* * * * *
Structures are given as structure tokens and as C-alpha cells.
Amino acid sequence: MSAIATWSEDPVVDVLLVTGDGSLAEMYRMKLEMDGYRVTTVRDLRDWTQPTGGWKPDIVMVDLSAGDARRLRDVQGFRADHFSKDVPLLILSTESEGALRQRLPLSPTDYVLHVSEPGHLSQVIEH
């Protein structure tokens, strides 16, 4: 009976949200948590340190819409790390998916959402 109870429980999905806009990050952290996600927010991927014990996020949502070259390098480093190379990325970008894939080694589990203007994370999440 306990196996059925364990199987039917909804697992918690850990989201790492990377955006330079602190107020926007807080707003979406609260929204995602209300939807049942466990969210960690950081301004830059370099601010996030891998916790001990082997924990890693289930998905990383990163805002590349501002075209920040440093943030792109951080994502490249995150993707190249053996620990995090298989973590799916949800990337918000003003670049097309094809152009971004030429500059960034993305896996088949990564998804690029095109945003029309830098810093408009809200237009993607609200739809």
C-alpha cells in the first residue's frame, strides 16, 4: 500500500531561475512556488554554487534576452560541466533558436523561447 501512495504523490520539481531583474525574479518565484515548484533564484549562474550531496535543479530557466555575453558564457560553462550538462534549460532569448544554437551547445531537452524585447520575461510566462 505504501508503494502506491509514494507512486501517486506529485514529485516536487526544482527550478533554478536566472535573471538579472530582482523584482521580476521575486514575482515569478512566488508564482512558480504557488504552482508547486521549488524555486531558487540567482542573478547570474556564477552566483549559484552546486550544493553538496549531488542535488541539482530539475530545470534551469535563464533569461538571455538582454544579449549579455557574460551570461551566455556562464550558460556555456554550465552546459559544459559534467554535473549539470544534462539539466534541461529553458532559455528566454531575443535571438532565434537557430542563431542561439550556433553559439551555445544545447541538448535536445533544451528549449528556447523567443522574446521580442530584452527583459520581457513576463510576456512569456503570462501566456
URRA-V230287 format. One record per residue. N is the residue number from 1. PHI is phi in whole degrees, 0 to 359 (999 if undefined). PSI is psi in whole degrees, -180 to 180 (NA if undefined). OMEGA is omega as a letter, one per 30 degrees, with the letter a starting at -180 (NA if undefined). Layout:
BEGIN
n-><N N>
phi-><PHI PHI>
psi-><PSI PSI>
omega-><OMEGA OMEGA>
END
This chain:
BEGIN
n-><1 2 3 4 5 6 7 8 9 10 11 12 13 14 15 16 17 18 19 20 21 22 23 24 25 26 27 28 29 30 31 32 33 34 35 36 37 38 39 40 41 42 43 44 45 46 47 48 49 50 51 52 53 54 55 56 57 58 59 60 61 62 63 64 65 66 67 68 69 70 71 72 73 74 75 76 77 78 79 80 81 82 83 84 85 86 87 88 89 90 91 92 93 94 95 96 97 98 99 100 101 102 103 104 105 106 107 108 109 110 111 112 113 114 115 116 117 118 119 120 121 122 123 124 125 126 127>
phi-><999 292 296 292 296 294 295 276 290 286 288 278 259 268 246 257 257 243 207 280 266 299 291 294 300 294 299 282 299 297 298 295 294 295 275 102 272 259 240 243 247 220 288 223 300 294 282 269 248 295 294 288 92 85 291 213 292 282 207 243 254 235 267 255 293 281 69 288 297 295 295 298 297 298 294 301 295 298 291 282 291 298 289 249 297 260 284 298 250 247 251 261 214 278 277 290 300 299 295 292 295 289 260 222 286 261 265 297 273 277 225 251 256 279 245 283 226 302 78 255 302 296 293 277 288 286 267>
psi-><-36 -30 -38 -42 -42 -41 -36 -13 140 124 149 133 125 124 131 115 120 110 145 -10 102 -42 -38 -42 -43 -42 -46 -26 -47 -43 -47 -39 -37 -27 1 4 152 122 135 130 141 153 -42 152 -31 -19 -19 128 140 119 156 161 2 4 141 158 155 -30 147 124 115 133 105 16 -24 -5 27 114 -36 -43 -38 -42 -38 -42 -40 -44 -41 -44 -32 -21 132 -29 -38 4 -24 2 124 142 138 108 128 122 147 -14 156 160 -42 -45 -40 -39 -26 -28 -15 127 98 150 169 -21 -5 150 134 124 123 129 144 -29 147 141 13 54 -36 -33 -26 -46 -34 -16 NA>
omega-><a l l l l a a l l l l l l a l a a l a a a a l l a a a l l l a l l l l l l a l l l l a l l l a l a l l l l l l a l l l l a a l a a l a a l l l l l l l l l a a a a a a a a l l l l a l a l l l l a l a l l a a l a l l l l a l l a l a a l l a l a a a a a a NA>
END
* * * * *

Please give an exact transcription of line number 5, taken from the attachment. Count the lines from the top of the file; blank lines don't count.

URRA-V230287 format. One record per residue. N is the residue number from 1. PHI is phi in whole degrees, 0 to 359 (999 if undefined). PSI is psi in whole degrees, -180 to 180 (NA if undefined). OMEGA is omega as a letter, one per 30 degrees, with the letter a starting at -180 (NA if undefined). Layout: